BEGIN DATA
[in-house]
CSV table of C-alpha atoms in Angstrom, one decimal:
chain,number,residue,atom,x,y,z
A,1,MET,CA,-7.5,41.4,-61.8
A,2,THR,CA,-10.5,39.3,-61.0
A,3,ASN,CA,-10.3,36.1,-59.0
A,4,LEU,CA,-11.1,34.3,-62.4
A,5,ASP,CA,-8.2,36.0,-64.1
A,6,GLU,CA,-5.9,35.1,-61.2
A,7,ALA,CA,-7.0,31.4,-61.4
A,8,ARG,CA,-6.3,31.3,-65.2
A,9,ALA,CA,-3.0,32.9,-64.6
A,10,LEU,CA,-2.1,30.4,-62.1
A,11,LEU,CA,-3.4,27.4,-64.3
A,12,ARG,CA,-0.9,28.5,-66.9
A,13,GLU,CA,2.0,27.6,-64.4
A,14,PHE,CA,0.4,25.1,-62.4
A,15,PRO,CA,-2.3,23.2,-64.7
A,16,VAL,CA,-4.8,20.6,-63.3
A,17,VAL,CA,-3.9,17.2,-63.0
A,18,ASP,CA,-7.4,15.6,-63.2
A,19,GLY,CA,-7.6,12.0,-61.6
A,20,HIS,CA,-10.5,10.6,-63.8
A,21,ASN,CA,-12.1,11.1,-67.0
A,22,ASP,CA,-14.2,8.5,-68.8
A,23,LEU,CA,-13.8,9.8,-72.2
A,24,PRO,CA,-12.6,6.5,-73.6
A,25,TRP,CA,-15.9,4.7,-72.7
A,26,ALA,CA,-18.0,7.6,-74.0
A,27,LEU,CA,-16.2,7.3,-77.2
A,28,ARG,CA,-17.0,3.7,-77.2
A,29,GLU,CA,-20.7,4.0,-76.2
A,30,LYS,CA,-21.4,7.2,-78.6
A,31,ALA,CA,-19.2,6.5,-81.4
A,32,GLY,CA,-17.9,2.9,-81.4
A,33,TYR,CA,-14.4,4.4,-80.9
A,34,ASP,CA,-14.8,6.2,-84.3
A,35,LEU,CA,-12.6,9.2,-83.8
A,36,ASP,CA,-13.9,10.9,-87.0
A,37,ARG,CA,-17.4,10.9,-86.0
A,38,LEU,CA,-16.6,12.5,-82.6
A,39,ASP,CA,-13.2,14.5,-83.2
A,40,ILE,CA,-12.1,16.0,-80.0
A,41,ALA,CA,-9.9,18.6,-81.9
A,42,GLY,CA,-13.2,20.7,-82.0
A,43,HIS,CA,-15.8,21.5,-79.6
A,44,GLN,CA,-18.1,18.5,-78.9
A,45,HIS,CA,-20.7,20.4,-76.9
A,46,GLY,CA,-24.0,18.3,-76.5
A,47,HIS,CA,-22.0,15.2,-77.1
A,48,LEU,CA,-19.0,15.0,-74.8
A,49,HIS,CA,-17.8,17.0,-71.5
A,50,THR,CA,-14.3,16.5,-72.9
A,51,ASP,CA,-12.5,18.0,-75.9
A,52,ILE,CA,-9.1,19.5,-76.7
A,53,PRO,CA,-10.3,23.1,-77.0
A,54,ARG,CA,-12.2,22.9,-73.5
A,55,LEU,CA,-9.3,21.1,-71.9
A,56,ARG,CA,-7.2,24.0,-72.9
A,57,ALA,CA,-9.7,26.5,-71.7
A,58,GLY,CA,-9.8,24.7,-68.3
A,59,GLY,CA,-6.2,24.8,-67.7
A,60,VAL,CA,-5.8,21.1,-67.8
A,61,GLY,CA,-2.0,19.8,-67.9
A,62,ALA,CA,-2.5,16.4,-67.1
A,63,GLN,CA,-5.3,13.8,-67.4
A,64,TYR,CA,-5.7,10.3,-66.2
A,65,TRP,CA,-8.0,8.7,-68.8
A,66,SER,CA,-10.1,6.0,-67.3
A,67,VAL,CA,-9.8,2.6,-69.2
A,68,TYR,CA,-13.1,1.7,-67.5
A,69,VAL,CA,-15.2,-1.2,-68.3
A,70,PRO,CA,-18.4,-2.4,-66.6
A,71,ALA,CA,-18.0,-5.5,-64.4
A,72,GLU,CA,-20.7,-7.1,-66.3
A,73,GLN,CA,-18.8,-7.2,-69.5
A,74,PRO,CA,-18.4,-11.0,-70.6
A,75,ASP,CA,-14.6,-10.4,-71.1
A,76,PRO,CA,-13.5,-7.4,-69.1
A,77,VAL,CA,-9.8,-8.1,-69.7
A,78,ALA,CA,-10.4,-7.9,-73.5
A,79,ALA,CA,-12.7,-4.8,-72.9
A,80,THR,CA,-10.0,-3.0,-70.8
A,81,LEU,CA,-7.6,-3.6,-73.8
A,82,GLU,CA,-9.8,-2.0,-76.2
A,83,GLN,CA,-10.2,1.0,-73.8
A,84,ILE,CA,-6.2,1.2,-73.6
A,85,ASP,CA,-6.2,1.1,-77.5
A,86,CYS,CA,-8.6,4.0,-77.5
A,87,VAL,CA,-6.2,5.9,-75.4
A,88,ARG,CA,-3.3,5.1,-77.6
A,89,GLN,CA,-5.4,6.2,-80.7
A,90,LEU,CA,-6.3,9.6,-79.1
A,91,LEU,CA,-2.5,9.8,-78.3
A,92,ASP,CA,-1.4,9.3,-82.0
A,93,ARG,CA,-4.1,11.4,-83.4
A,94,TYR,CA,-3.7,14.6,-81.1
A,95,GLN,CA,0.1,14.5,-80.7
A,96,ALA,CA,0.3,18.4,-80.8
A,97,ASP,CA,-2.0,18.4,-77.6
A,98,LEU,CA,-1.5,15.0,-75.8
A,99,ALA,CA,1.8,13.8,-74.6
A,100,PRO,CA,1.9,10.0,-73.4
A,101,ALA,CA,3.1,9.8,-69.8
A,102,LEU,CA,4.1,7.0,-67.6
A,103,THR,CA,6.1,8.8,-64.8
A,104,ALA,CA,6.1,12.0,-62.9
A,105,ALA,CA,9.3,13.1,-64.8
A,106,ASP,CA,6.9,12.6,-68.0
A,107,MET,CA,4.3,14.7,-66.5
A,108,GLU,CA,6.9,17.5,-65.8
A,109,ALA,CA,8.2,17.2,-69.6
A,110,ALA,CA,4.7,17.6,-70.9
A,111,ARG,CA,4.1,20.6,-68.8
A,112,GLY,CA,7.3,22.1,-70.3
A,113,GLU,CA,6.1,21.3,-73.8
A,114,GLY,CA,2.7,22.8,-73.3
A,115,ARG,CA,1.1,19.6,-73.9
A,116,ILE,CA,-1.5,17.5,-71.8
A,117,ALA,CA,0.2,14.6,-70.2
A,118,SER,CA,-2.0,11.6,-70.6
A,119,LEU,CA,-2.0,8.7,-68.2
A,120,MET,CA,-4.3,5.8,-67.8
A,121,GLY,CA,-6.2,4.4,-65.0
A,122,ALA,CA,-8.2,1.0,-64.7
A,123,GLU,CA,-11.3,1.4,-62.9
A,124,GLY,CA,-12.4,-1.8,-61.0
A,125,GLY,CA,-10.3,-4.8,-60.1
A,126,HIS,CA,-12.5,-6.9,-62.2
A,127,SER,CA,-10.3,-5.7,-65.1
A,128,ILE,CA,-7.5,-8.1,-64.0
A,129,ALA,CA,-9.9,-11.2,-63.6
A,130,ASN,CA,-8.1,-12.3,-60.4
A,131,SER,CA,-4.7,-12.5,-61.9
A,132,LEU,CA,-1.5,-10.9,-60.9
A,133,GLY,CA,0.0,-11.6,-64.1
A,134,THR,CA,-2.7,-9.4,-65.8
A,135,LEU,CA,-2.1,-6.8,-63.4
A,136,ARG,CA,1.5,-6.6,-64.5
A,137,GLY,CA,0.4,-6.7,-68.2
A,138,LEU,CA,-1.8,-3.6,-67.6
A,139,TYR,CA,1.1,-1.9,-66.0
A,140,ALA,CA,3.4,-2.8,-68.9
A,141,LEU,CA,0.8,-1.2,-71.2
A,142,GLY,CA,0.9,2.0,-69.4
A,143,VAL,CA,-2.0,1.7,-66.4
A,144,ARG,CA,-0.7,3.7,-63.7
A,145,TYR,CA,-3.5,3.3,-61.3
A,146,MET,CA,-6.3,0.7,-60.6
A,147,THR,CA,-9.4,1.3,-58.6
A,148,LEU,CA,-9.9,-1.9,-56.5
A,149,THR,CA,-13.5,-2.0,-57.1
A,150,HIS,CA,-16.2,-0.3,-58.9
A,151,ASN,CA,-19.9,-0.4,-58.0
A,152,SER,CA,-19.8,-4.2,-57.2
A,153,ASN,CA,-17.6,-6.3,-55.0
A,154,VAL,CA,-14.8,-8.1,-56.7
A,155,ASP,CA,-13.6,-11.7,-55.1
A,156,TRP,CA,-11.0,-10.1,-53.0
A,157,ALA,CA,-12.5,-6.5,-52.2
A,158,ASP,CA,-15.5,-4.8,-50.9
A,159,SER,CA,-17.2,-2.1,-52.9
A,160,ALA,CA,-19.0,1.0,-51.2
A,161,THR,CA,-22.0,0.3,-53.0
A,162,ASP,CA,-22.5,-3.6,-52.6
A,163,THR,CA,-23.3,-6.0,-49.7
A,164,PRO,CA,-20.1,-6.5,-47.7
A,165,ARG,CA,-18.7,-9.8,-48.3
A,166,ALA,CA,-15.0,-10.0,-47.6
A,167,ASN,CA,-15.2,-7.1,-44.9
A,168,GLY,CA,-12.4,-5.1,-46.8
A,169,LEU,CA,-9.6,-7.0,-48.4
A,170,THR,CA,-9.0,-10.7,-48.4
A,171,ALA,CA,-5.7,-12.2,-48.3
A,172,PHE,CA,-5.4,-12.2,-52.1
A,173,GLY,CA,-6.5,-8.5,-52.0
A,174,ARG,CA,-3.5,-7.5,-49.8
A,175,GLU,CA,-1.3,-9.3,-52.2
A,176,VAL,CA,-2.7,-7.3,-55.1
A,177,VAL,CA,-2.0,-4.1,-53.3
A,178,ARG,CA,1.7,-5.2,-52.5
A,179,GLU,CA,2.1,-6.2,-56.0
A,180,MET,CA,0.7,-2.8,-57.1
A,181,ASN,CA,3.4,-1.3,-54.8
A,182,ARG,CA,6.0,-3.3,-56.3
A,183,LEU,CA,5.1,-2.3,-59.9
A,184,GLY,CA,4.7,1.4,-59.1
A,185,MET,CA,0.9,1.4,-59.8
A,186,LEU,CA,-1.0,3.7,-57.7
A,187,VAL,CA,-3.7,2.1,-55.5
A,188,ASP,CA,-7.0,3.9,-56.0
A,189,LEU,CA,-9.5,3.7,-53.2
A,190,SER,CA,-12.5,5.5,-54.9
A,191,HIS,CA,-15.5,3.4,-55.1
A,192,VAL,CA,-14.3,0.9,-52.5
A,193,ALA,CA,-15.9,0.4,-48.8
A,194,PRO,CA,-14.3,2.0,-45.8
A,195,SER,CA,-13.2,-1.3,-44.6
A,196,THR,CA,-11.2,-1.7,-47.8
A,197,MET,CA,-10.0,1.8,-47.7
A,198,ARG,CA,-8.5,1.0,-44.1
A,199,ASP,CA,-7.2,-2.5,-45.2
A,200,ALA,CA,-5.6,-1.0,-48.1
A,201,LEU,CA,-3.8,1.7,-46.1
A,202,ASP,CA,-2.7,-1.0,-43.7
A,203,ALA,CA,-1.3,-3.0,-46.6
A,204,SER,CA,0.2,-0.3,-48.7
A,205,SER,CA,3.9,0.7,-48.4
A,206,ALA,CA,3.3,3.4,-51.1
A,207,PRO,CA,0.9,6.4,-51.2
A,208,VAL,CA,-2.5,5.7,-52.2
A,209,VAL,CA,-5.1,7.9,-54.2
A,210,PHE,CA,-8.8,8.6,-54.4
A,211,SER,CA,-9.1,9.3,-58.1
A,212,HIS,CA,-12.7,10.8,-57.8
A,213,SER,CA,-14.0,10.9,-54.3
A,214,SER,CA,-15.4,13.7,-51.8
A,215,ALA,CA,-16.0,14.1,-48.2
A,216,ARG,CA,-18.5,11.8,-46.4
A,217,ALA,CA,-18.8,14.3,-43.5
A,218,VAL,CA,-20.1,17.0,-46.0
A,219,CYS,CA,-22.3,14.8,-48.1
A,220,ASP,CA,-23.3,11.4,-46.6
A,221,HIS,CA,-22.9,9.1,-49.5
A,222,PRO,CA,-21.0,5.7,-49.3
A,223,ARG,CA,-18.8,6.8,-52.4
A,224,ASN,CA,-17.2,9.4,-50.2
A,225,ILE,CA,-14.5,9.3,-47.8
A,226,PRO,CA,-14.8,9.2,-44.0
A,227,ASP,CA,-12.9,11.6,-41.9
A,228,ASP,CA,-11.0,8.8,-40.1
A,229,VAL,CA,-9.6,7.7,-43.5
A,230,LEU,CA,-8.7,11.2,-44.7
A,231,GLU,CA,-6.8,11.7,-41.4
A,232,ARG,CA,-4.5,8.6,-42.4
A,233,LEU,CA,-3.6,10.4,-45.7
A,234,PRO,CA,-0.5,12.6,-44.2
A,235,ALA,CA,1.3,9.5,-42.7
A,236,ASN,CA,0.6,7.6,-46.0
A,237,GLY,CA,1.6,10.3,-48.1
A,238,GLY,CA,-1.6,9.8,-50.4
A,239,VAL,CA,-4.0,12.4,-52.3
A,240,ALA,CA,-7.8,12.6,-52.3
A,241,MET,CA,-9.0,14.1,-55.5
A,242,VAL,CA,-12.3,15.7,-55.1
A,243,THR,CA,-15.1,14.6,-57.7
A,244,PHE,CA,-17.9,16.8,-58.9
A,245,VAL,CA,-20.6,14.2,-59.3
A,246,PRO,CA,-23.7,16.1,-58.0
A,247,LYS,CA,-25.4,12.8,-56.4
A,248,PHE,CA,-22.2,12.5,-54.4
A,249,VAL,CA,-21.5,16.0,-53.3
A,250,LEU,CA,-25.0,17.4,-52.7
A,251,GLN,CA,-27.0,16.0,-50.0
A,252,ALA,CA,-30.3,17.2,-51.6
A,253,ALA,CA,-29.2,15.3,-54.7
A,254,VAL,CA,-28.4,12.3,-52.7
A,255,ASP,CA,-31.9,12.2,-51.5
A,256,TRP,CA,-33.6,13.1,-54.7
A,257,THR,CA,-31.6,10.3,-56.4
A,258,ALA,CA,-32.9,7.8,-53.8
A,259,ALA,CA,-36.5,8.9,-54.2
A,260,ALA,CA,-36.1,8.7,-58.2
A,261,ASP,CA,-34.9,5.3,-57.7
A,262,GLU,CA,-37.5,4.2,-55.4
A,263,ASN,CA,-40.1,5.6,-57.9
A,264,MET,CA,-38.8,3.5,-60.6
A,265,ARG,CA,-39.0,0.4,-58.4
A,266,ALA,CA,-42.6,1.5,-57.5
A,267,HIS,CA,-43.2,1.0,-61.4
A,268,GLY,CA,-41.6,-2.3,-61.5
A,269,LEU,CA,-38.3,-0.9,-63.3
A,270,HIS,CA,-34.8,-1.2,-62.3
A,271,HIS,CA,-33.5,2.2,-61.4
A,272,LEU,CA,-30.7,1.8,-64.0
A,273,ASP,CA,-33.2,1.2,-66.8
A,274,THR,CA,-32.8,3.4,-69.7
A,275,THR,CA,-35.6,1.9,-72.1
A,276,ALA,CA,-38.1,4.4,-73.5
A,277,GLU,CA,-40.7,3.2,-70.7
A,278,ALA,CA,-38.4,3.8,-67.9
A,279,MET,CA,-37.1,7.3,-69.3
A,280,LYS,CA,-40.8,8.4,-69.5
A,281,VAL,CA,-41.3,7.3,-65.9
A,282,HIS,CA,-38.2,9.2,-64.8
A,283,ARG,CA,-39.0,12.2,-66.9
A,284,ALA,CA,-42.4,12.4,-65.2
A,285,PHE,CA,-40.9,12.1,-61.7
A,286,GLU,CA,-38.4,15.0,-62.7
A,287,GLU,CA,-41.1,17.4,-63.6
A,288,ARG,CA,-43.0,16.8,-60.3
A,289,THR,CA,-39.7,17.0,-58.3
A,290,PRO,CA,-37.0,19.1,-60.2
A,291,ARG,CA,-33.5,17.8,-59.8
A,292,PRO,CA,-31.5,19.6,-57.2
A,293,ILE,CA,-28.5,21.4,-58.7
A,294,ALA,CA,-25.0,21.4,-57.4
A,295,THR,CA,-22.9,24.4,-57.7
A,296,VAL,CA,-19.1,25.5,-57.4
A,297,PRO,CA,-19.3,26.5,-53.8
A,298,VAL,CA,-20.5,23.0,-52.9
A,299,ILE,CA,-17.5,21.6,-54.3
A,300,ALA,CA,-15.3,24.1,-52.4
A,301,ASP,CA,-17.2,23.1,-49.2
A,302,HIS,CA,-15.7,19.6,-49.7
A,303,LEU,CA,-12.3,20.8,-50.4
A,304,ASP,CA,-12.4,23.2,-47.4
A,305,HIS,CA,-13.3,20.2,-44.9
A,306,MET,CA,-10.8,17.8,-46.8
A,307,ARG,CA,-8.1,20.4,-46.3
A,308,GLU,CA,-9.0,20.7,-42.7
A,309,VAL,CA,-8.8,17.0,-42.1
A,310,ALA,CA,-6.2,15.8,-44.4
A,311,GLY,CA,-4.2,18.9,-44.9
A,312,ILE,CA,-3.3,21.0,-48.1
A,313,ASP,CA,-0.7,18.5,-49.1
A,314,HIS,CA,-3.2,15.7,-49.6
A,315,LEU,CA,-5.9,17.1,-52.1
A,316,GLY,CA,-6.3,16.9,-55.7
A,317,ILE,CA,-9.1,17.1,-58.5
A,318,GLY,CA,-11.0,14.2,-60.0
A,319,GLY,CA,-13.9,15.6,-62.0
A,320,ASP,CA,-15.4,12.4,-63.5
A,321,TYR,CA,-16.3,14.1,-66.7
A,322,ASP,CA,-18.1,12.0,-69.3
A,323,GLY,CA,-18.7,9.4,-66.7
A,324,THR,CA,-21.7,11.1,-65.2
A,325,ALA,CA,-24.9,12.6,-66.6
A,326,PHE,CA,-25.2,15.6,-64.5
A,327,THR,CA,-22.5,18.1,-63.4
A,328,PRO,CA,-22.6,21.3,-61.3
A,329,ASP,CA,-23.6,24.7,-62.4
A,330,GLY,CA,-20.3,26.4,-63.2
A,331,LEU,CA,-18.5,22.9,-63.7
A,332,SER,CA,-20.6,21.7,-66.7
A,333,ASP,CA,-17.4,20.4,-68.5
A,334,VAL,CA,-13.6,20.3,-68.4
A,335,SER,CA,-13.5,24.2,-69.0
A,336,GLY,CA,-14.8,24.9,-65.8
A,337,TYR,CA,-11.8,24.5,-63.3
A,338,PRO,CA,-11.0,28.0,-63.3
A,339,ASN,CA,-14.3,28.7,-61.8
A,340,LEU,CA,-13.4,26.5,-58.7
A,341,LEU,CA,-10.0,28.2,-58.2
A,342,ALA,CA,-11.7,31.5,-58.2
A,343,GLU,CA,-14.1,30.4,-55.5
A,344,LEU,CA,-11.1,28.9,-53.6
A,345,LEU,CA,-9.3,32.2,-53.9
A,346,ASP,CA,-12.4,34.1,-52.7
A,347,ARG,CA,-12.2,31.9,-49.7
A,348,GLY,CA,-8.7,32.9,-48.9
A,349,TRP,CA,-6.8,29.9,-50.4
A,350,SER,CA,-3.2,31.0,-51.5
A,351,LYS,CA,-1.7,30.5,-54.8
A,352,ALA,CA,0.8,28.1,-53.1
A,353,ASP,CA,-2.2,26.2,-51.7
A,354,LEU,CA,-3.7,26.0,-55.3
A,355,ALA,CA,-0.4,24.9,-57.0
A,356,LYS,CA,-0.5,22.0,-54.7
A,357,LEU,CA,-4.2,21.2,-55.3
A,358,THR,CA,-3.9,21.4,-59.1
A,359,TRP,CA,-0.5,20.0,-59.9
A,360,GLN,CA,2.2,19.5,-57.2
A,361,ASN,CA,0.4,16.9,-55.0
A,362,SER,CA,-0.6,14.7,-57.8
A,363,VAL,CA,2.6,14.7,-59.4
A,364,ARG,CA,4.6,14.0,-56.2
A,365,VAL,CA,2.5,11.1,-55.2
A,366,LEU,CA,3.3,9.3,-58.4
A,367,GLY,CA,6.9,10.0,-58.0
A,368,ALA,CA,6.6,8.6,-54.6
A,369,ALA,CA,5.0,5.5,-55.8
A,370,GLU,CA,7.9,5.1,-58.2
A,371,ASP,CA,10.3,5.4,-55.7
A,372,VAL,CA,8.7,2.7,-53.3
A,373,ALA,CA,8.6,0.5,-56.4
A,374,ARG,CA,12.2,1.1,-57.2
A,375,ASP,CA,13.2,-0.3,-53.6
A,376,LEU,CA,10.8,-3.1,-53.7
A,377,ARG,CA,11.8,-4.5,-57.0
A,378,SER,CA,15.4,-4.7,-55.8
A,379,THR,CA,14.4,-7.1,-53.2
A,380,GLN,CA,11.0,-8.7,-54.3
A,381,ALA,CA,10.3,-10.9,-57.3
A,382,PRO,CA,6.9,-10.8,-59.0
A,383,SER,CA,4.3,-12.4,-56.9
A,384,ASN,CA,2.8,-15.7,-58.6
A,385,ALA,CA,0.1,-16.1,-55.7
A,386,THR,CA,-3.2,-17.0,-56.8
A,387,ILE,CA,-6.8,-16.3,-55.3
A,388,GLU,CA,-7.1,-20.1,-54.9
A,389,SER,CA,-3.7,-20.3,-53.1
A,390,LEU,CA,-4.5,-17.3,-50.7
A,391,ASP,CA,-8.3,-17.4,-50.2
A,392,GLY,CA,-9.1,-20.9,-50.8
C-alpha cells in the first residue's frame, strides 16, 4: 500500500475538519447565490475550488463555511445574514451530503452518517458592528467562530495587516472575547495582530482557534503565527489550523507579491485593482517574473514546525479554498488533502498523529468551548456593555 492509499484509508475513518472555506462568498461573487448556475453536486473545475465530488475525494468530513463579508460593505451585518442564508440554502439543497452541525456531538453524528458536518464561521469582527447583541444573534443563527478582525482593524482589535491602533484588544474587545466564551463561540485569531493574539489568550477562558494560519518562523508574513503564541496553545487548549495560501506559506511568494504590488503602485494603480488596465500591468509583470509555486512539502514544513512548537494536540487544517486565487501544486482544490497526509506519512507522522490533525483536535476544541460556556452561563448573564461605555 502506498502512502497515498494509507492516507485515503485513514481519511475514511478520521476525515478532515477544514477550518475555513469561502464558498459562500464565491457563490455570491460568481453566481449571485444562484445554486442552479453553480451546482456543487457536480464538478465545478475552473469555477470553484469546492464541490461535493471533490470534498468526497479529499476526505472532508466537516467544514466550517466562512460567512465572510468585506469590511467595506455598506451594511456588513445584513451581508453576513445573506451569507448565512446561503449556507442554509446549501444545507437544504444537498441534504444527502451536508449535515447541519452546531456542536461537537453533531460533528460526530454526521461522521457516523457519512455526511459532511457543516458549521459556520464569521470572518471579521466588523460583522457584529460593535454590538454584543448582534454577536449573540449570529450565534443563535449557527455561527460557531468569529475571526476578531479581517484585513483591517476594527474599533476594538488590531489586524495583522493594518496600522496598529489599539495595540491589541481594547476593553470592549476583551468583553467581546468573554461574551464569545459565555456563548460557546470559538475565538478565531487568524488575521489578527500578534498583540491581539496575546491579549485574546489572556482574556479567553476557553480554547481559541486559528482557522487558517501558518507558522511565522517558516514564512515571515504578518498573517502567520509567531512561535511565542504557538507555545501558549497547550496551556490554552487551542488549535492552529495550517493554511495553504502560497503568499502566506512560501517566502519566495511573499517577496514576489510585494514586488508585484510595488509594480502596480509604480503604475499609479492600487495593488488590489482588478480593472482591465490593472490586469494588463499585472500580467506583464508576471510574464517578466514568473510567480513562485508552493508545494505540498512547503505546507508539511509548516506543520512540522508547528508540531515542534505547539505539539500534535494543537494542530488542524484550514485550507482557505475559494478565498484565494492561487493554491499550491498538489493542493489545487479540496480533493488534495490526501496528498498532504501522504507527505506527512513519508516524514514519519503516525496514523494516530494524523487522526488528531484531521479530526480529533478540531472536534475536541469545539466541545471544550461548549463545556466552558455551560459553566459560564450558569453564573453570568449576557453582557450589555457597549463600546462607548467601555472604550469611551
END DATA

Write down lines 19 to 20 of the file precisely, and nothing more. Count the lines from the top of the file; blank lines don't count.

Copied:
A,16,VAL,CA,-4.8,20.6,-63.3
A,17,VAL,CA,-3.9,17.2,-63.0